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The best way to plan for the future is to look at your past and do a life audit. Reflecting on what went well in the past year and what didn’t go as planned is going to help you when you start goal planning for the next year.
This post is going to walk you through my end of year life audit. Don’t worry it isn’t as complicated as it sounds. It’s really just a simple but thoughtful evaluation of how your year went.
Grab yourself a pen, some paper, and maybe a nice drink. Come to the process with an open mind and open heart and I promise it will be worth your time.
I’ll be answering the life audit with you as a way to guide you through this exercise.
What have been your wins for the year?
These wins don’t have to be huge. It’s okay if you didn’t cure cancer or end world hunger. In fact, most of your wins will seem small. But even the smallest wins can have a huge impact on your life
Even if you had a bad year, you have had wins. It just might take some additional time for you to think of them. Once you think of one, it opens the door and your list will grow.
My wins for the year are spending more time with my family despite having a busy schedule, putting travel on my schedule, and realizing I want to live a more intentional life.
None of those things are huge on their own. But for me, they are truly life-changing.
How have your goals gone?
Now that you have listed your wins, you are going to want to look at how well you did with your goals. Did you crush it this year by meeting all of your goals? Or were you not as successful in reaching your goals.
If you didn’t do well with your goals, this isn’t a time to berate yourself but a time of reflection. Why didn’t you reach your goal? Did you pick something unrealistic?
If you crushed your goals, you’ll want to look at what led to your success. Did you have a detailed plan? Or did a friend keep you accountable?
Last year when I was setting goals, I wanted to be less Type A and more go with the flow. So I decided to only pick a word and let it guide me for the year.
I chose the words wellness but I didn’t make a plan to improve my wellness. So I shouldn’t be surprised that I had the worst year with my mental and physical health.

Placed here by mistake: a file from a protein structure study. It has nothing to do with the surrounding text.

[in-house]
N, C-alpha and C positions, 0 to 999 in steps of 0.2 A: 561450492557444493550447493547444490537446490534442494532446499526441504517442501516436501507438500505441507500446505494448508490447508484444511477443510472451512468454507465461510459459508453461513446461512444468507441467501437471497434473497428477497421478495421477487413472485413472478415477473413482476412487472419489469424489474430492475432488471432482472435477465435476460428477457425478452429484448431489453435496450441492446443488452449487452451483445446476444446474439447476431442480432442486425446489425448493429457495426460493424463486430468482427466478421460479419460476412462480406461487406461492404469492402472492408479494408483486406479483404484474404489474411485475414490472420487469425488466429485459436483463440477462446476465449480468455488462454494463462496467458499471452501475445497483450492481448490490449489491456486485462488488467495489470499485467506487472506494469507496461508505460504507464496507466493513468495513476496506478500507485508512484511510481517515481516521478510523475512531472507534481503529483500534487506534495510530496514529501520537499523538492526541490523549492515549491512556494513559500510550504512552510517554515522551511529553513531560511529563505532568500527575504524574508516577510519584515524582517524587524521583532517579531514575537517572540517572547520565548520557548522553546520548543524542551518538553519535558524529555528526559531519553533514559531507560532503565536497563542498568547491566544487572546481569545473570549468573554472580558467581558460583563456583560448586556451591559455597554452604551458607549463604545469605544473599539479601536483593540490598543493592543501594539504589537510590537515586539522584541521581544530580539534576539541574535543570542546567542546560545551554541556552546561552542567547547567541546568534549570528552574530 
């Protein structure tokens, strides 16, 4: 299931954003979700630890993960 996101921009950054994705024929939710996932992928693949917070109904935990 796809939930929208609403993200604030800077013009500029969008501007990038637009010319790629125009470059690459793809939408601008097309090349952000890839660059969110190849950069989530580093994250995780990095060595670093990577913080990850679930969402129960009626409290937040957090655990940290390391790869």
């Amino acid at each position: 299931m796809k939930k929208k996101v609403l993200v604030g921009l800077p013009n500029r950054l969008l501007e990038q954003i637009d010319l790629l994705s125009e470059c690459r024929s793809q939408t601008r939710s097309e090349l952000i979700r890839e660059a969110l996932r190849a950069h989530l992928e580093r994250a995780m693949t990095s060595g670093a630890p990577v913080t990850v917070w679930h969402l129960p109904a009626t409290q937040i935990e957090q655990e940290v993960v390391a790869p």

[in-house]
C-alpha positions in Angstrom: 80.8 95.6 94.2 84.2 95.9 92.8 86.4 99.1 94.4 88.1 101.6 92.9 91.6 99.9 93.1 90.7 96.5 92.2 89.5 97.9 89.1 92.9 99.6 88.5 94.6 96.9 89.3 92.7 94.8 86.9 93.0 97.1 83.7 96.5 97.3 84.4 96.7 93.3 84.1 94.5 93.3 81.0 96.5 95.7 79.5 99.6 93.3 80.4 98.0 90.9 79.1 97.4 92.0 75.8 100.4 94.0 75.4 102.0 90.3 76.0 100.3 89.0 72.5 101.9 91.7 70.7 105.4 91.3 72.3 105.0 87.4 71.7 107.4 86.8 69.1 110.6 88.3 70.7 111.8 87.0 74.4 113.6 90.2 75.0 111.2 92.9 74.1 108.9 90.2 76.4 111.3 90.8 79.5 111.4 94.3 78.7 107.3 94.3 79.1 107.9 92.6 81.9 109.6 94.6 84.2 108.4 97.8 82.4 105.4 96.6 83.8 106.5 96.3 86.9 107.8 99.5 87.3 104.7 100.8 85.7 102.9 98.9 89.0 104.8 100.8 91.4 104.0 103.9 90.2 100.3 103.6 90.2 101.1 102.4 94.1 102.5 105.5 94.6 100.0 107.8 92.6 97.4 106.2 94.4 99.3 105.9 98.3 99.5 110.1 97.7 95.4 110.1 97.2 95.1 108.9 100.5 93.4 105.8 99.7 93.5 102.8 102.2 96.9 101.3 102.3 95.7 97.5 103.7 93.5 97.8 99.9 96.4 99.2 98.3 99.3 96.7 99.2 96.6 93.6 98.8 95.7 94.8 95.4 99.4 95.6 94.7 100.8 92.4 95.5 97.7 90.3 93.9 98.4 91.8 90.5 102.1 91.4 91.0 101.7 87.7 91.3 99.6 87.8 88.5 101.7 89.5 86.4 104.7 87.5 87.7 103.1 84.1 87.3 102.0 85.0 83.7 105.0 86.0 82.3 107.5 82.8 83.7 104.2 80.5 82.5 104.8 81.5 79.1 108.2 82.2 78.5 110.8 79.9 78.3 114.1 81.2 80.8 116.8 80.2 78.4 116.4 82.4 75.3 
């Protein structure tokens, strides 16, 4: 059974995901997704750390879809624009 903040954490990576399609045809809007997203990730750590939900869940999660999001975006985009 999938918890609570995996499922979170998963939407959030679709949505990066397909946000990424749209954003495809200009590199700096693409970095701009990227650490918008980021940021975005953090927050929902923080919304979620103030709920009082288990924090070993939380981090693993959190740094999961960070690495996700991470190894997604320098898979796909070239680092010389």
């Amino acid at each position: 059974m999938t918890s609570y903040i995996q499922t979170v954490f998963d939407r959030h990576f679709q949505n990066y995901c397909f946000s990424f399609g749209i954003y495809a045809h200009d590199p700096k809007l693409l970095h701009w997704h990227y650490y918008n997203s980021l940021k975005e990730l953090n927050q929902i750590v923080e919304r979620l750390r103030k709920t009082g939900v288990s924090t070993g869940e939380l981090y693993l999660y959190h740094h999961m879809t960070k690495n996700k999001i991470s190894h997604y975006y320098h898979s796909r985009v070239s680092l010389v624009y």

I do so much better when I use my detailed goal planning method. So no more unstructured and vague goals for me.
What do you want to change?
So you have your wins, you’ve reflected on your goals, now you need to think about what you want to change. How can you make things better for next year?
Answering this question is the last step in the life audit process. It will help you sum up your audit but also lay the foundation for the goal-setting process.
This year I realized I have huge issues with stress and anxiety. I need to change how I manage my anxiety since it has a negative impact on me and my family.
I also want to change how I connect with people. I want to make more connections with like-minded creative entrepreneurs in real life. Having internet friends is nice but having in-person relationships are more rewarding for me.
What comes after the life audit?
Now that you have answered the life audit questions, you should have some detailed notes about your year. Use these answers to guide you through your goal-setting process.
By understanding what you value (wins), knowing what it takes for you to succeed (goal evaluation) and identifying areas that need improvement (changes you’d like to make) you are already on your way to a fulfilling new year.